Navigation Links
Your first hug: How the early embryo changes shape
Date:11/25/2013

In research published today in Nature Cell Biology, scientists from the EMBL Australia research team based at Monash University's Australian Regenerative Medicine Institute (ARMI) have revealed new insights into how cells organise and form an early mammalian embryo.

In an early mammalian embryo, just 8-cells large, the roundish cells do something they had never done before something that would determine whether the embryo survived or failed. They change their shape. The cells become elongated and compacted against each other, before returning to their rounded shape and dividing again and again.

When compaction does not occur, embryos tend not to survive. And the timing of compaction has been linked to success in IVF (in vitro fertilisation) treatments. But how did these young, seemingly featureless cells undertake this vital shaping process?

Researchers Dr Nicolas Plachta, Dr Juan Carlos Fierro-Gonzlez and Dr Melanie White have found a new mechanism controlling the process. The team used live imaging technology and microinjected fluorescent markers to capture the action in vivid images and video.

"Our images reveal arm-like structures called filopodia appearing on the outer membrane of some cells during the 8-cell stage, and it is these filopodia that are responsible for contorting cell shape, and forming the embryo's first tissue-like layers," Dr Fierro-Gonzlez said.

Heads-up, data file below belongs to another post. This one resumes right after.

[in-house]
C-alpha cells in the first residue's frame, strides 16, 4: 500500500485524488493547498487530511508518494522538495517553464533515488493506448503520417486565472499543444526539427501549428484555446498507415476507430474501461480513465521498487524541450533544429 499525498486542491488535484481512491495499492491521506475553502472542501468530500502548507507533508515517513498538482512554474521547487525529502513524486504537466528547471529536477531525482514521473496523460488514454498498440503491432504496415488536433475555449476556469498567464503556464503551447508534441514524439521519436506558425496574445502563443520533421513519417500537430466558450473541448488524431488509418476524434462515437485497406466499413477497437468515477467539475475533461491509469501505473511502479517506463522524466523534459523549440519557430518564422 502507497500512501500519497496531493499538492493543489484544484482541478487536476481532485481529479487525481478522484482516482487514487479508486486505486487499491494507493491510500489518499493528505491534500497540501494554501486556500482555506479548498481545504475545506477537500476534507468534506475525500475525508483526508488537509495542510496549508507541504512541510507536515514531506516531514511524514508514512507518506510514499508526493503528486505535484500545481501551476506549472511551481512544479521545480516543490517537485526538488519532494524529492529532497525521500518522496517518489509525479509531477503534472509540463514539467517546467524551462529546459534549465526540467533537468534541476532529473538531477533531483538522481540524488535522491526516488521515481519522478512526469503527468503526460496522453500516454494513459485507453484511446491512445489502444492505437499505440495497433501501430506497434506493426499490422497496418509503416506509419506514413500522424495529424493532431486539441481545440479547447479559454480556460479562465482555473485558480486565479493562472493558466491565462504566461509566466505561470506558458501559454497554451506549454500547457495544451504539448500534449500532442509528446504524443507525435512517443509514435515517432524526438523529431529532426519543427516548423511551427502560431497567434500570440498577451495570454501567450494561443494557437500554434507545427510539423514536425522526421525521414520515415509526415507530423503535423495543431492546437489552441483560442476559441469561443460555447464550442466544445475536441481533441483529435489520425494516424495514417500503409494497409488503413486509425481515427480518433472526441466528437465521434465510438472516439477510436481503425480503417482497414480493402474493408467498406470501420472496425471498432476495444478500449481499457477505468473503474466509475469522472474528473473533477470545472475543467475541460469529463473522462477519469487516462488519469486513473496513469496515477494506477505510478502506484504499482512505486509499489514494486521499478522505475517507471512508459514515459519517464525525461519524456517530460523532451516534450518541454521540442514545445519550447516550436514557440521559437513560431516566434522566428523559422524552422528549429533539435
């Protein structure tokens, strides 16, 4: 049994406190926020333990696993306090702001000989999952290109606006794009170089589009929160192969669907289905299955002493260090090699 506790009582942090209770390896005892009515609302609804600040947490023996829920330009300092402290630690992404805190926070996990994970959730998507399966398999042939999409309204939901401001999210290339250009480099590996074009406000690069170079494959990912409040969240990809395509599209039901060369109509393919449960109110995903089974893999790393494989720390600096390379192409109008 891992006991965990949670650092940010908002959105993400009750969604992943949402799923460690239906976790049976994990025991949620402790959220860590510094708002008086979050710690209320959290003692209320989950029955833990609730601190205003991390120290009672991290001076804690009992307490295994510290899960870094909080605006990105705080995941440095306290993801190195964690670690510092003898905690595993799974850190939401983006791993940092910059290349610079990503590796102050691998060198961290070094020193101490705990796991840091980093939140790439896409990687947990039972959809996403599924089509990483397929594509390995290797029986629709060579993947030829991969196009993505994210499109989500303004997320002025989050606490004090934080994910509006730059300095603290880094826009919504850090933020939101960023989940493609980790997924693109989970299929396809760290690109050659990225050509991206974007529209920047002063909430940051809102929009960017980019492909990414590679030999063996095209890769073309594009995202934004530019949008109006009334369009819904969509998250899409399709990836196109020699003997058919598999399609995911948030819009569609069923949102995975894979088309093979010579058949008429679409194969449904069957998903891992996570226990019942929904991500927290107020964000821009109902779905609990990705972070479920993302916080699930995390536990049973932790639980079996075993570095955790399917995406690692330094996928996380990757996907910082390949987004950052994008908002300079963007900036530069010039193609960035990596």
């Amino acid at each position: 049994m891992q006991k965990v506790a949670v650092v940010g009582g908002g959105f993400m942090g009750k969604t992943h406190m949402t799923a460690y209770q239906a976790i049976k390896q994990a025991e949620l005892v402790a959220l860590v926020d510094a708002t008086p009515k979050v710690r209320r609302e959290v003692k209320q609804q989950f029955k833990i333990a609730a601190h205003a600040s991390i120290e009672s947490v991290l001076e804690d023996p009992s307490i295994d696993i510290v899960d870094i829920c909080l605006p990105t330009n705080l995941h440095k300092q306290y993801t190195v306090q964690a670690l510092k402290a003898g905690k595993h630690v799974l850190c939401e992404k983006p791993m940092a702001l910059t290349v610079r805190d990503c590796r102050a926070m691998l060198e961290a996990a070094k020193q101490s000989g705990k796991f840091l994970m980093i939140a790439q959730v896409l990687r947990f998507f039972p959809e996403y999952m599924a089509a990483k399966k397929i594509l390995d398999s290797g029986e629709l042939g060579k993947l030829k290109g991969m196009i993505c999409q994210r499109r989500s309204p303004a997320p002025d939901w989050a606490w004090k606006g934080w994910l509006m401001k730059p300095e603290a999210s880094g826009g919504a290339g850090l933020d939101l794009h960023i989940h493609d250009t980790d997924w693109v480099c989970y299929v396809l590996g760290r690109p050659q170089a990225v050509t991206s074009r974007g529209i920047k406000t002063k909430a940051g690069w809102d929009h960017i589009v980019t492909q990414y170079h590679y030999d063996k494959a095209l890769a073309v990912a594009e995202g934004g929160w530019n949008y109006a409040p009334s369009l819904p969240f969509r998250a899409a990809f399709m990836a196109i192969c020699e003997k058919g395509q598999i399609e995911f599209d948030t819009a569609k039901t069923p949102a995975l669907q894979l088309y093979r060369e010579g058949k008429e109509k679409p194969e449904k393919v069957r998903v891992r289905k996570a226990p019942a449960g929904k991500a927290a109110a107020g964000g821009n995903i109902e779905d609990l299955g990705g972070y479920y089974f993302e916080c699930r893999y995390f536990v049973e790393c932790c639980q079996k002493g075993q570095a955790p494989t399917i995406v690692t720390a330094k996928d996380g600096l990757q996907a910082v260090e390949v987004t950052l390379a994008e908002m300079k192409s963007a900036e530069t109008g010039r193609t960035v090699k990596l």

"For the first time, we have been able to watch as filopodia reach out and grab neighbouring cells, pulling them closer and elongating the cell membranes. We think that this enables the cells to effectively compact, as their new non-rounded shape makes the most of the available space."

But the role of filopodia was made clearer upon seeing what happened next.

"We then saw the filopodia retract as they released their grip on neighbouring cells, allowing them to return to a somewhat rounded shape before they continued on their journey of cell division," Dr Fierro-Gonzlez said.

Dr Plachta and his team observed that cell division never occurred while filopodia were extended over the cells, but only once the filopodia had retracted. These observations have lead the researchers to believe that the filopodia provide the necessary surface tension to allow the cells to undergo expansion and compaction.

"Our findings reveal a completely unanticipated mechanism regulating the earliest stages of embryo development, and we can apply that knowledge to human IVF treatments," Dr Plachta, Leader of the Plachta Group, said.

Dr Plachta and his team are pioneering live imaging techniques to watch mouse embryos developing in real-time. And they are already working in partnership with the Monash School of Engineering to improve implantation success rates for human embryos.

"Now that we know what controls early development, we are designing non-invasive imaging approaches to see if human embryos used in IVF form normal filopodia and undergo normal compaction. This could help us choose which embryos should or shouldn't be implanted back in the uterus," Dr Plachta said.